Cloning and expression analysis of the foraging gene in the Chinese honeybee (Apis cerana cerana Fabricius)
Author of the article:MA Wei-Hua1, 2** SHAO You-Quan1 ZHAO Hui-Ting3 MENG Jiao2 TIAN Song-Hao4 DU Ya-Li2 JIANG Yu-S
Author's Workplace：1. Institute of Horticulture, Shanxi Academy of Agricultural Science, Taiyuan 030031, China; 2. College of Animal Science and Veterinary Medicine, Shanxi Agricultural University, Taigu 030801, China; 3. College of Life Science, Shanxi Agricultural University, Taigu 030801, China; 4. Fenyang College of Shanxi Medical University, Fenyang 032200, China
Key Words：Chinese honeybee, foraging gene, cloning, development expression pattern, PKG activity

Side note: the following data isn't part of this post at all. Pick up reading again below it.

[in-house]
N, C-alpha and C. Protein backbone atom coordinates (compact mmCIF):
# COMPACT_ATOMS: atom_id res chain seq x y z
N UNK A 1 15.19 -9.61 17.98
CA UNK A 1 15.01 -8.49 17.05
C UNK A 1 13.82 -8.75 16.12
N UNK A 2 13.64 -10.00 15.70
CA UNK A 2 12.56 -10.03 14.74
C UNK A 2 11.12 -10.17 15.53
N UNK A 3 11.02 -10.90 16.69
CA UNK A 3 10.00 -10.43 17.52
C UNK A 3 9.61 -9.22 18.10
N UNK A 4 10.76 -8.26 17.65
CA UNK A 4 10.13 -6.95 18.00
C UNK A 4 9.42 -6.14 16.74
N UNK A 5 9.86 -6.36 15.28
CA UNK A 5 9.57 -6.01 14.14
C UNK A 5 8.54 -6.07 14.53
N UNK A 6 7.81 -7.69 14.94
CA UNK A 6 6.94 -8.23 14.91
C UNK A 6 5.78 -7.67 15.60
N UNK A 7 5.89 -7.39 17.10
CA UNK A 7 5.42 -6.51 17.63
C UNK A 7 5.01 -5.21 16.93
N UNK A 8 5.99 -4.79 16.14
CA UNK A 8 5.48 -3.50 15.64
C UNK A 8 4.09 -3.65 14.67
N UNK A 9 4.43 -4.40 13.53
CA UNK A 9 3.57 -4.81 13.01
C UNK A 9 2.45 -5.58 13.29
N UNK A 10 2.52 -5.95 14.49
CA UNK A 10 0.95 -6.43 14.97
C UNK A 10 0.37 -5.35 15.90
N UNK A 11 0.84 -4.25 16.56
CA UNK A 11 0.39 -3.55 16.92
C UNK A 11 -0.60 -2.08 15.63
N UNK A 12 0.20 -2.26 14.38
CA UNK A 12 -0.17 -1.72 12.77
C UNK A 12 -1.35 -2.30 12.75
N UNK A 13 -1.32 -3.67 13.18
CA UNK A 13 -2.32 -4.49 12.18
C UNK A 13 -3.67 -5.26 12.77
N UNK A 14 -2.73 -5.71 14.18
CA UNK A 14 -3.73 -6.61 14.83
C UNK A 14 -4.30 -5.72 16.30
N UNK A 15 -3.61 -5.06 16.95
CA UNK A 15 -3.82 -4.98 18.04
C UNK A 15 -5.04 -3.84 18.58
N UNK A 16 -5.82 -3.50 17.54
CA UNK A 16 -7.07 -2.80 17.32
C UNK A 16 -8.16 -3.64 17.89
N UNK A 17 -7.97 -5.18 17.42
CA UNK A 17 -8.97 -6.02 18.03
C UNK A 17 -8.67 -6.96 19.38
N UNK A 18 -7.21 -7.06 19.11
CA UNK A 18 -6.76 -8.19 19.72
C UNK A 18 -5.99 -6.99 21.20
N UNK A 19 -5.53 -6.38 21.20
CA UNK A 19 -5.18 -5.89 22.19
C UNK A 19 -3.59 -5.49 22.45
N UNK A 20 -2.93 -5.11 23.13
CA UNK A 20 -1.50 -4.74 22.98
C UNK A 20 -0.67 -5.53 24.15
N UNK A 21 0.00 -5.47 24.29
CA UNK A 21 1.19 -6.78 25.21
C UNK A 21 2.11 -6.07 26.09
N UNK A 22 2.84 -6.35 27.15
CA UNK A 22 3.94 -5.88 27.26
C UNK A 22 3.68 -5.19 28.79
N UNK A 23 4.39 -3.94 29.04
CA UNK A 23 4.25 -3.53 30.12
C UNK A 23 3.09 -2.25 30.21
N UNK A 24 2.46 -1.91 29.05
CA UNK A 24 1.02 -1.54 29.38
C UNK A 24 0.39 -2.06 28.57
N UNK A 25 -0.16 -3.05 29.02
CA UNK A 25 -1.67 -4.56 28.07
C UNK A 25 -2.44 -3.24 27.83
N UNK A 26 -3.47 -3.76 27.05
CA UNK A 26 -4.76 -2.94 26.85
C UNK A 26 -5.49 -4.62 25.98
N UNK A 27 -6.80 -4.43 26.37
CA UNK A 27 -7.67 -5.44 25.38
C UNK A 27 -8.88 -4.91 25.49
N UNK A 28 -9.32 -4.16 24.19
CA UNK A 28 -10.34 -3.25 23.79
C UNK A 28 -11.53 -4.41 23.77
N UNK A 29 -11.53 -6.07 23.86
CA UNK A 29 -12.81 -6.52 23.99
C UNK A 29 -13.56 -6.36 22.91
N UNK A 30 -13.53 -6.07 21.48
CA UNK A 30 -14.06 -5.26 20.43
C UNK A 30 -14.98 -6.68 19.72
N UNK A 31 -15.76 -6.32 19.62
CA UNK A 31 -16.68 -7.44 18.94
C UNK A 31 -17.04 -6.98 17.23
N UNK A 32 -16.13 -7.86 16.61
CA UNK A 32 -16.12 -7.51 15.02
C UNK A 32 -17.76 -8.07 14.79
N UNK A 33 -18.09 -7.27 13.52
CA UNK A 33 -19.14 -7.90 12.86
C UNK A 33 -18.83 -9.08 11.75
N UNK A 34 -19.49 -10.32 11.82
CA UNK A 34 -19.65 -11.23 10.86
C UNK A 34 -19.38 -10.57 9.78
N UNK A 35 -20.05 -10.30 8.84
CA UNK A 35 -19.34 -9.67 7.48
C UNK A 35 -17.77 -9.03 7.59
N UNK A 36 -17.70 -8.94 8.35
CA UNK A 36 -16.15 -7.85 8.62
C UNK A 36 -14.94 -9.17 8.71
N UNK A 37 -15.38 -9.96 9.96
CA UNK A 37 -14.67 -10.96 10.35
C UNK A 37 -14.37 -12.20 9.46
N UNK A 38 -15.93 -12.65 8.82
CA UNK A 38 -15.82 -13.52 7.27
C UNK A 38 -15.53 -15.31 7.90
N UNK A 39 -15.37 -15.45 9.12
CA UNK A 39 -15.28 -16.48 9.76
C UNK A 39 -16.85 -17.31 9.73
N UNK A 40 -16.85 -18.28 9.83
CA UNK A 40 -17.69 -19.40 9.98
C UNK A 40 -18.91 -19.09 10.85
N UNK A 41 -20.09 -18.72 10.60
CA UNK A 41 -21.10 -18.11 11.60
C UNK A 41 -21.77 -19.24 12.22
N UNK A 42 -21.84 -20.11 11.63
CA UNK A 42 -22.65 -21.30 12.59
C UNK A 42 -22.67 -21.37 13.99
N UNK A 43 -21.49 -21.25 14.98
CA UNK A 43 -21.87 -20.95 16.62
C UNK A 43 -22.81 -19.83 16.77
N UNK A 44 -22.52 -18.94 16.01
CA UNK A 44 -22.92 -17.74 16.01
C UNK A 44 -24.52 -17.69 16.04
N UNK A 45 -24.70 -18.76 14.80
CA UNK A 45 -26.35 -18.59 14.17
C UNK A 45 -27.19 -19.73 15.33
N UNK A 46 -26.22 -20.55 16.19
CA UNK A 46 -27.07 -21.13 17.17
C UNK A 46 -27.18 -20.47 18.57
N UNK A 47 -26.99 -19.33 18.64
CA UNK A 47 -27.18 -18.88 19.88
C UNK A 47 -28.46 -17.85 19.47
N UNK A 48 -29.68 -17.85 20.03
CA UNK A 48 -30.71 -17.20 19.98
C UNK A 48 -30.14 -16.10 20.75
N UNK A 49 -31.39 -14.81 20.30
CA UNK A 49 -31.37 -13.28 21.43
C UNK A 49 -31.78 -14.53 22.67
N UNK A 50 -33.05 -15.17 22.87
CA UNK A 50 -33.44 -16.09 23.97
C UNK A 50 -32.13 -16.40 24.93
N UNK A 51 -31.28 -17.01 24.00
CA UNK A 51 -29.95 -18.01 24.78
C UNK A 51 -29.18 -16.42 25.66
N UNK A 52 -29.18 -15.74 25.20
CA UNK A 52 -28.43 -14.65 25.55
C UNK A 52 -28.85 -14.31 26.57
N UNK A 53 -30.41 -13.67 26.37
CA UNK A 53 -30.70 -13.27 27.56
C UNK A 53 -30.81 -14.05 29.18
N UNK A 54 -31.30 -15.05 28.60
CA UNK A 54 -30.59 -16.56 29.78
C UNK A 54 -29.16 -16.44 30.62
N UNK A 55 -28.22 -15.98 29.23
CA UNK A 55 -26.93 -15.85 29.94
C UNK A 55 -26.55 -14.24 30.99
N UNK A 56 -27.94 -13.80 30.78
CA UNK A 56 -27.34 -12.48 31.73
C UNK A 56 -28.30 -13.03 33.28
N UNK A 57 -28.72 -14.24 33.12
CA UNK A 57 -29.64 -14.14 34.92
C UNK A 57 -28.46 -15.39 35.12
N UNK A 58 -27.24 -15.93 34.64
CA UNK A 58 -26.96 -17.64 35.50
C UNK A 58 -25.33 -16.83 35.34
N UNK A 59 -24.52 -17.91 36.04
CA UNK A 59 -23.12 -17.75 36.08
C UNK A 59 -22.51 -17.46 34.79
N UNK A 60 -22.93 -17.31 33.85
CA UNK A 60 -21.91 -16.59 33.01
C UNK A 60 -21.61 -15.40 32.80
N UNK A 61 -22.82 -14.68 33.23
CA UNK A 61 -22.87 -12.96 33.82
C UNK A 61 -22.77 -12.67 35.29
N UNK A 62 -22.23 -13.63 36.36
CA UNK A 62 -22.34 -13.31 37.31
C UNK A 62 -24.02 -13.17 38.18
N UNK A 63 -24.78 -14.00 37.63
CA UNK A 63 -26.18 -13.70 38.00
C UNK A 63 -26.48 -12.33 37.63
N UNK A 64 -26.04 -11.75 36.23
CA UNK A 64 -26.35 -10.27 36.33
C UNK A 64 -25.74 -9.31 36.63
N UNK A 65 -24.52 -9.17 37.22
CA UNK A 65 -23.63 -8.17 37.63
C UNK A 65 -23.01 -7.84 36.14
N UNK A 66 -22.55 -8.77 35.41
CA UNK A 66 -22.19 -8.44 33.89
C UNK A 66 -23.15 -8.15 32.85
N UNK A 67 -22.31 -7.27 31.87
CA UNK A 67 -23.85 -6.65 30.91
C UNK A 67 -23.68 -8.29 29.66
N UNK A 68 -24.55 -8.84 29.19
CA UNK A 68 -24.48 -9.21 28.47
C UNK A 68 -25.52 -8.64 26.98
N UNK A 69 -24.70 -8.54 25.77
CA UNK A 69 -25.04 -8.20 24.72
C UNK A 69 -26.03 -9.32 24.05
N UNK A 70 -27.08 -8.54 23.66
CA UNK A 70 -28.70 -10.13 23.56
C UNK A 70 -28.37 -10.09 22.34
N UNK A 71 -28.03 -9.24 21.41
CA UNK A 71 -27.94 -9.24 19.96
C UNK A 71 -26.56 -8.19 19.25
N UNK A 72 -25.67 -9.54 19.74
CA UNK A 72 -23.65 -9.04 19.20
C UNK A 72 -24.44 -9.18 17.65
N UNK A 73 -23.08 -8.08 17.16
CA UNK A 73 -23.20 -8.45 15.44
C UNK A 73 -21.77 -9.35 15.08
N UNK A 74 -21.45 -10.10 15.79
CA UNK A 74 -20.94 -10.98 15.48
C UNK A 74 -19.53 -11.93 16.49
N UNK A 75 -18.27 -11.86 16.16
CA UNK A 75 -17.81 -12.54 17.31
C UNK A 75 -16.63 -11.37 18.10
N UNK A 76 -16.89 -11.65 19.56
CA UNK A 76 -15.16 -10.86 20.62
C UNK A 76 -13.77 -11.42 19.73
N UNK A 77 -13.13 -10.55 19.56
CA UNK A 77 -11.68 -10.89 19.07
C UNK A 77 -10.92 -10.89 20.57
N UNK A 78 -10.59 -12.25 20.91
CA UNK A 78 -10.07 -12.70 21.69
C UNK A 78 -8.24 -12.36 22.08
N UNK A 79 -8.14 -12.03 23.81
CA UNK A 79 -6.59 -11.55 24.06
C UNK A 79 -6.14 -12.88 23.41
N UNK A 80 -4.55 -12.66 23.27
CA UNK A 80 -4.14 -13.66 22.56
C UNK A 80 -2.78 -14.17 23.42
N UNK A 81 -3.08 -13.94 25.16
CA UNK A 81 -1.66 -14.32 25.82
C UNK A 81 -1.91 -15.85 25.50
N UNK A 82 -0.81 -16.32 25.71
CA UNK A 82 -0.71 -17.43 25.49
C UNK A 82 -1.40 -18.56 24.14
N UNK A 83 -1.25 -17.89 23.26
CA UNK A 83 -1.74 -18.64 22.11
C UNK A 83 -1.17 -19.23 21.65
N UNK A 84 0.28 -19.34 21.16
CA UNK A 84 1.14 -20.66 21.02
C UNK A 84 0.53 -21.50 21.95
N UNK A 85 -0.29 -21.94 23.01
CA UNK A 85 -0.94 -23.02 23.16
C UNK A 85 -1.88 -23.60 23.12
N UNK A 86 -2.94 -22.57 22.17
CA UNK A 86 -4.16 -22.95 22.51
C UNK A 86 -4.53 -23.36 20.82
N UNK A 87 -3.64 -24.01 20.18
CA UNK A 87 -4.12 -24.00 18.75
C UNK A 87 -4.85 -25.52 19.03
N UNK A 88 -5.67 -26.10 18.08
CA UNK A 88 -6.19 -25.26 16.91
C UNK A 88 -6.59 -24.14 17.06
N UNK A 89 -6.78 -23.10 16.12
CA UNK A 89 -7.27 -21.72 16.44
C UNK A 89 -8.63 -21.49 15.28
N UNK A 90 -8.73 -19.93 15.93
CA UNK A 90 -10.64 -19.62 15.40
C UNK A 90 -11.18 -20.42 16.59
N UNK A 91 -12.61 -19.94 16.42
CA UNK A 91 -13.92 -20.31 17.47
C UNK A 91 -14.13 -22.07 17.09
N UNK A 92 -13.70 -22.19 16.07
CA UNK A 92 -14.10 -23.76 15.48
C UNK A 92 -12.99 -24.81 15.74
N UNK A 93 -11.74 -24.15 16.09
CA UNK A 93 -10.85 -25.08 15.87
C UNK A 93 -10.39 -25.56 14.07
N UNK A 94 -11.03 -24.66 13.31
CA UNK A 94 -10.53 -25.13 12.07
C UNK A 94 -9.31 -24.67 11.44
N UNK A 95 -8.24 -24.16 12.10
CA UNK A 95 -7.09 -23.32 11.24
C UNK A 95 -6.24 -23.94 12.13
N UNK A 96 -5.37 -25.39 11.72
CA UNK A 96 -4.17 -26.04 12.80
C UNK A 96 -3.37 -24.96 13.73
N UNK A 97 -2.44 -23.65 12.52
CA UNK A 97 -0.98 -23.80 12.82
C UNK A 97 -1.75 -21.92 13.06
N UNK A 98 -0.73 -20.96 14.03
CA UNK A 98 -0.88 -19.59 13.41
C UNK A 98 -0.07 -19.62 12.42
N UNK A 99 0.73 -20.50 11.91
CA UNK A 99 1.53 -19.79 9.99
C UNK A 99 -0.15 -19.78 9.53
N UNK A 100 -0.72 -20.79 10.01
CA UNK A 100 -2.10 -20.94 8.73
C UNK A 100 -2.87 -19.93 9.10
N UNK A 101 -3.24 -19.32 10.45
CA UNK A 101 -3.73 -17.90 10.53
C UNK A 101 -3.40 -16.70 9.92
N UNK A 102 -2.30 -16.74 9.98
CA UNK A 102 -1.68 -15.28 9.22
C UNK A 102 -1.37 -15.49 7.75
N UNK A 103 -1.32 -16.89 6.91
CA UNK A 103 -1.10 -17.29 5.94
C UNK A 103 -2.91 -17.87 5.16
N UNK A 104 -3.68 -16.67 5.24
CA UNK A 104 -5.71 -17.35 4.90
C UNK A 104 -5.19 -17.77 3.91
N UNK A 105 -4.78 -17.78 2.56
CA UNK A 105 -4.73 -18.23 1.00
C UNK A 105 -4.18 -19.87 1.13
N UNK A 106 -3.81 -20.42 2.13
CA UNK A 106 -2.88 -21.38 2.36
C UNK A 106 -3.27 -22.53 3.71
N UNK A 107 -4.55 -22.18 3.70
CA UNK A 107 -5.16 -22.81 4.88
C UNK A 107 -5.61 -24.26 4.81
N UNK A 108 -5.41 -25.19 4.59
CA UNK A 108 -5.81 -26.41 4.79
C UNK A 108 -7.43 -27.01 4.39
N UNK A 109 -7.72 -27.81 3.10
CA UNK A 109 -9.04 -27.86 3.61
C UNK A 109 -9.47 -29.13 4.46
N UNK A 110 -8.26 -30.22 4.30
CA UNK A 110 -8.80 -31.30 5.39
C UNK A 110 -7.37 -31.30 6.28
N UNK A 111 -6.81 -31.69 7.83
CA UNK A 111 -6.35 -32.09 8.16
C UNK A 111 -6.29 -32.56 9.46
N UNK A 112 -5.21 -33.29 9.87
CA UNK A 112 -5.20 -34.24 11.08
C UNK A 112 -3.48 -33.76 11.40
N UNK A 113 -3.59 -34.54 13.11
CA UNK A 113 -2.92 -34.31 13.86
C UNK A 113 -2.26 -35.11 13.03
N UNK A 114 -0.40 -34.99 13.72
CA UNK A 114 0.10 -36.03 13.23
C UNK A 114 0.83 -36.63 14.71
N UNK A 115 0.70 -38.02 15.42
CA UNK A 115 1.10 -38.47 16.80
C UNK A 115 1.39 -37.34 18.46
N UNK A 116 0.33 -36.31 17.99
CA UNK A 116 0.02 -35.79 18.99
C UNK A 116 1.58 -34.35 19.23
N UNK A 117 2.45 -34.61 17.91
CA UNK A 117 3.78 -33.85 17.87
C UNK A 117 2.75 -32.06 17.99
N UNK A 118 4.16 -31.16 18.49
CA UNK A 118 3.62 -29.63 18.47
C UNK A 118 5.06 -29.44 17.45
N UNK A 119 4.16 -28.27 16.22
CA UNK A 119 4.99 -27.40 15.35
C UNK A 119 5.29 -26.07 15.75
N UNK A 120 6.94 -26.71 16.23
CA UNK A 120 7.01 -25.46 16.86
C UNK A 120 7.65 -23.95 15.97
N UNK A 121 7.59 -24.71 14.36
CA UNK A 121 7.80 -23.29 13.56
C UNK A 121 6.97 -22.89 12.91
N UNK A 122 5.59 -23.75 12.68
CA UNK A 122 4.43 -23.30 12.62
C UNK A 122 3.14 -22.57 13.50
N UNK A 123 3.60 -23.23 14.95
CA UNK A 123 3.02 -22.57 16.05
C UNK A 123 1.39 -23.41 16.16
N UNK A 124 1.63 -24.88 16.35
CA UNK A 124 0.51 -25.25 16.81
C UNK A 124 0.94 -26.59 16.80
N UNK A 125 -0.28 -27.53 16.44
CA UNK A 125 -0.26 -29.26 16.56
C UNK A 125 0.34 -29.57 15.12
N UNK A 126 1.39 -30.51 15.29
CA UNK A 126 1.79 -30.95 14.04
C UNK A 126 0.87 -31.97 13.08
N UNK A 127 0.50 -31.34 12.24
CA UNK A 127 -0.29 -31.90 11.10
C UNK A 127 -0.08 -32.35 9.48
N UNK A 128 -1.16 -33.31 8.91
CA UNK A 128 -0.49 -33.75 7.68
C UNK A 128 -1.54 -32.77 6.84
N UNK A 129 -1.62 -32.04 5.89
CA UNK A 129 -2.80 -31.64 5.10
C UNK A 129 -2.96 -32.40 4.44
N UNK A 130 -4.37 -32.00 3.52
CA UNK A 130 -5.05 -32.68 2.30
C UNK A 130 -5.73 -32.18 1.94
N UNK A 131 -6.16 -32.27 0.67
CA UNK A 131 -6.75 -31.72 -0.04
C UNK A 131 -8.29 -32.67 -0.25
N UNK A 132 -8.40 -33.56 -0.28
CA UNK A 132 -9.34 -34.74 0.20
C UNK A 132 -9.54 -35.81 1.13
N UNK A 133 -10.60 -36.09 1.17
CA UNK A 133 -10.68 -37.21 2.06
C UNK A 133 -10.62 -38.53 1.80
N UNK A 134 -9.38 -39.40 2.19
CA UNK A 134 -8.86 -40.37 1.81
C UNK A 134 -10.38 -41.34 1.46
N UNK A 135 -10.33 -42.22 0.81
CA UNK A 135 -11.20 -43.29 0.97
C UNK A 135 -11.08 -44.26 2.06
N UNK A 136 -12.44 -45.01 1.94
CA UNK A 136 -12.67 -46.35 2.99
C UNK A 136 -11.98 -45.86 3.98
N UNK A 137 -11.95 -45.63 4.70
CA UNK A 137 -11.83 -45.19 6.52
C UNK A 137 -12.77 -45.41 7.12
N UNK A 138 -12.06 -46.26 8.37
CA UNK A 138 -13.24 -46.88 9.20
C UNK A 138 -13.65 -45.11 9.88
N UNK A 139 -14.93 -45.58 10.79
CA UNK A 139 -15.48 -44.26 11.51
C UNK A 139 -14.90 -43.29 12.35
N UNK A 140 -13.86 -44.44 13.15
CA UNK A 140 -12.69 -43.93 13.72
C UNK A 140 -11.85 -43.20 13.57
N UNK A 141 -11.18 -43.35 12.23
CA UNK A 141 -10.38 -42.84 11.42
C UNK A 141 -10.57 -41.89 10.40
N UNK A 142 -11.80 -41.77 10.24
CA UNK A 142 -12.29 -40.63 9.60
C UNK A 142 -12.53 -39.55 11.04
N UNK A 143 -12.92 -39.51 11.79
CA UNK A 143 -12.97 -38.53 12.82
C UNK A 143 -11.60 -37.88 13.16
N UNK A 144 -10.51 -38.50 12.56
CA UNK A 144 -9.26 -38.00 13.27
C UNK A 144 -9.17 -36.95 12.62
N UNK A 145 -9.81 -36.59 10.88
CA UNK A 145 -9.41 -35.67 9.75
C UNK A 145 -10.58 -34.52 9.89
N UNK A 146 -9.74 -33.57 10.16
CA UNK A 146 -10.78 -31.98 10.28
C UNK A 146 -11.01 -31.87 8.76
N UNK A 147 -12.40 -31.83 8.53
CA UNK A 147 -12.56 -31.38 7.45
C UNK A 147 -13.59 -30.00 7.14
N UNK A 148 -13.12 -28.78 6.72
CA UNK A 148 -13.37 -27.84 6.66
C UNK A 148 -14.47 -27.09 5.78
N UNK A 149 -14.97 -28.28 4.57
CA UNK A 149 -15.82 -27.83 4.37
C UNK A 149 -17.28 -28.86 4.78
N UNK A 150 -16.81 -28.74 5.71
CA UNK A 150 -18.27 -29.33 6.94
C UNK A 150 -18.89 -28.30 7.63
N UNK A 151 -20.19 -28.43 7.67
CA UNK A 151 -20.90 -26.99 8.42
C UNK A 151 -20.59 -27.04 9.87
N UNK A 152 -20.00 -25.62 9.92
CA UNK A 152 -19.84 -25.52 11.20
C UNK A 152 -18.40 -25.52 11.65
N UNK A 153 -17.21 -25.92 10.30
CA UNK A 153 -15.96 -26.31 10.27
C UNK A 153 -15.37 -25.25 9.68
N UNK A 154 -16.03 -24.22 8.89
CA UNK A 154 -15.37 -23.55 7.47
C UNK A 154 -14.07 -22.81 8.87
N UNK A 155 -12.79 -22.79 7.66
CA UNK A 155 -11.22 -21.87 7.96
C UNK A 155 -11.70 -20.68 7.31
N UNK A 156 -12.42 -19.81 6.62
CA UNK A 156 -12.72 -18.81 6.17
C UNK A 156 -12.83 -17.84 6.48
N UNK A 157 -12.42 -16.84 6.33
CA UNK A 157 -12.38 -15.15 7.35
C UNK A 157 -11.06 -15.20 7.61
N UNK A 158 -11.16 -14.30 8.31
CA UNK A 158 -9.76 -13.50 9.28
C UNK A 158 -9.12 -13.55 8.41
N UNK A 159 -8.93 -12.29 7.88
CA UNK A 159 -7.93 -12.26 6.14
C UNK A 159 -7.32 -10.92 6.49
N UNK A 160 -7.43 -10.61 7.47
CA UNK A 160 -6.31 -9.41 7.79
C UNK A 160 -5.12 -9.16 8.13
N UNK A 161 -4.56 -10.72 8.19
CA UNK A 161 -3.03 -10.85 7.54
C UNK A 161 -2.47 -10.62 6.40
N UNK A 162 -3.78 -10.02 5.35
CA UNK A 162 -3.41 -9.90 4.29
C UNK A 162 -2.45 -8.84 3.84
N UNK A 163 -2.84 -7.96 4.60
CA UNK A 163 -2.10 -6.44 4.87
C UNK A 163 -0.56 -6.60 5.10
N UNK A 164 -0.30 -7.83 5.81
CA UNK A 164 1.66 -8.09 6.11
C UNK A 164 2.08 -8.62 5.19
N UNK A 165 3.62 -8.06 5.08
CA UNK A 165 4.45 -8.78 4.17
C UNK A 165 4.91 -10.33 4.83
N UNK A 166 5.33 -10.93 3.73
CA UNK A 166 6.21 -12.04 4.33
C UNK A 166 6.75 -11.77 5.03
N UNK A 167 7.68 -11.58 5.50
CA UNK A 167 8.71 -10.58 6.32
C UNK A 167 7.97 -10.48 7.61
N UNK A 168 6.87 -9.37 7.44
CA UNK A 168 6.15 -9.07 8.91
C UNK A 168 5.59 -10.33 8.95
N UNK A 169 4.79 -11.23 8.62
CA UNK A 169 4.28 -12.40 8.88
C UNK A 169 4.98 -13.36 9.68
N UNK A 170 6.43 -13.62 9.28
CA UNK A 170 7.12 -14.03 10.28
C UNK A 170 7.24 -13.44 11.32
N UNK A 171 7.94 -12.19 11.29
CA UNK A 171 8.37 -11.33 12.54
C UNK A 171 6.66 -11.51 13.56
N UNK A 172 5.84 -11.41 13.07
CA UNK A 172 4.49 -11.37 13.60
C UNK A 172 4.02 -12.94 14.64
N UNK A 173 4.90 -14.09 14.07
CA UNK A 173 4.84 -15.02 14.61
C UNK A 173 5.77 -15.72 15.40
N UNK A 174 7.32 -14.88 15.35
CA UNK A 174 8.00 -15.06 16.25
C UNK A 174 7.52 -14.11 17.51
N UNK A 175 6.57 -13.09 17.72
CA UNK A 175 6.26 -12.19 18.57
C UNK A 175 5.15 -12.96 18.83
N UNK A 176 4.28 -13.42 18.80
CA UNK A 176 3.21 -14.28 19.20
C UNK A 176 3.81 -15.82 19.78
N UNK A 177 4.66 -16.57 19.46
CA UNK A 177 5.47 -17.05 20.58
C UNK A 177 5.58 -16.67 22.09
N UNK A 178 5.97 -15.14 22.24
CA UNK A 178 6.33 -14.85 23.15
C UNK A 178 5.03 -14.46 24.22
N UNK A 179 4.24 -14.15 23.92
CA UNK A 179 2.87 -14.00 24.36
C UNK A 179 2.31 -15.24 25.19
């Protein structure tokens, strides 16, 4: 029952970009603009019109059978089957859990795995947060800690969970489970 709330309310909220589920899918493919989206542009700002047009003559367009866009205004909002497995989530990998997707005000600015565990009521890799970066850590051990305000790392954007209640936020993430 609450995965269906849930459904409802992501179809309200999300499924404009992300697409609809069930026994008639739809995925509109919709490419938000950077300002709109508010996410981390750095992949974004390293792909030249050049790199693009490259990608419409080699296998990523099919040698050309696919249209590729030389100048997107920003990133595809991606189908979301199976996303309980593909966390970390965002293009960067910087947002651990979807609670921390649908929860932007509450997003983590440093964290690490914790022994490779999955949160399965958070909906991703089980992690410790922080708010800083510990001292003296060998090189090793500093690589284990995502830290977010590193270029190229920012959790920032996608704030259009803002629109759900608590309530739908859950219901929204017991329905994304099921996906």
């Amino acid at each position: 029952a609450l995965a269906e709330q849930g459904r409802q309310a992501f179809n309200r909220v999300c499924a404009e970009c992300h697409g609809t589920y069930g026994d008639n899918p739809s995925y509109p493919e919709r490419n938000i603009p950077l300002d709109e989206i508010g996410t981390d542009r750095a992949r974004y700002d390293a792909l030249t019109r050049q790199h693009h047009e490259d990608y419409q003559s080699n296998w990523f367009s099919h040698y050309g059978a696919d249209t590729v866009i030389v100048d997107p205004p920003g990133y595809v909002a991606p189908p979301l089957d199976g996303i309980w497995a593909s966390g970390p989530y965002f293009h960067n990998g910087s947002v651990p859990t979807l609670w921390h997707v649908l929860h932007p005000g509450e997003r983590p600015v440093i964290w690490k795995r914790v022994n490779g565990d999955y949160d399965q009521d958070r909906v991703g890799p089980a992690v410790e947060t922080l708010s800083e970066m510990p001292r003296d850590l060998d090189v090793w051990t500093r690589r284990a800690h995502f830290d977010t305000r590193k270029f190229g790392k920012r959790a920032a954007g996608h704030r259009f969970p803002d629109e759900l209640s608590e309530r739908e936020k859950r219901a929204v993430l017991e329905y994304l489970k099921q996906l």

[Objectives] To lay a foundation for studying the molecular mechanisms by which bee genes regulate the division of labor and foraging behavior. [Methods] The cDNA sequence of Acfor from the brain of Apis cerana cerana Fabricius was cloned using the Reverse transcription-polymerase chain reaction (RT-PCR) and its protein structure analyzed using bioinformatics software. A quantitative analysis of its expression in worker bees on successive days was conducted by the quantitative real-time PCR (qRT–PCR). The activity of cGMP-dependent protein kinase (PKG) was quantified with the colorimetric method. [Results] The results show that the full-length cDNA sequence of Acfor is 3 029 bp (GeneBank accession no.KP662686.1), including an open reading frame (ORF) of 2 169 bp that encodes 722 amino acids. The molecular weight and predicted isoelectric point of this protein are 81.80 ku and 5.50, respectively. The protein is water-soluble, acidic and stable, has no signal peptide or transmembrane domain, and has 2 glycosylation sites and 39 phosphorylation sites that may be located in the cytoplasm. The predicted secondary structure shows that Acfor protein is comprised of 57.06% random coil, 28.12% alpha helix and 14.82% extended strand. Phylogenetic analysis indicates that Acfor of A.c.cerana is in the same clade as similar proteins of other Hymenopteran insects. This clade has seven sub-branches, and the protein with the closest molecular distance to Acfor is Amfor. Acfor transcript expression and PKG activity were detected in the heads of workers of different ages. Temporal trends of Acfor mRNA expression and PKG activity were similar. Gene expression and PKG activity decreased from day 1 to 10, and begin to rise after day 10, remaining at peak levels until day 25 after which they declined with increasing age. [Conclusion] Acfor expression and PKG activity levels affect A. c. cerana age-related foraging behavior.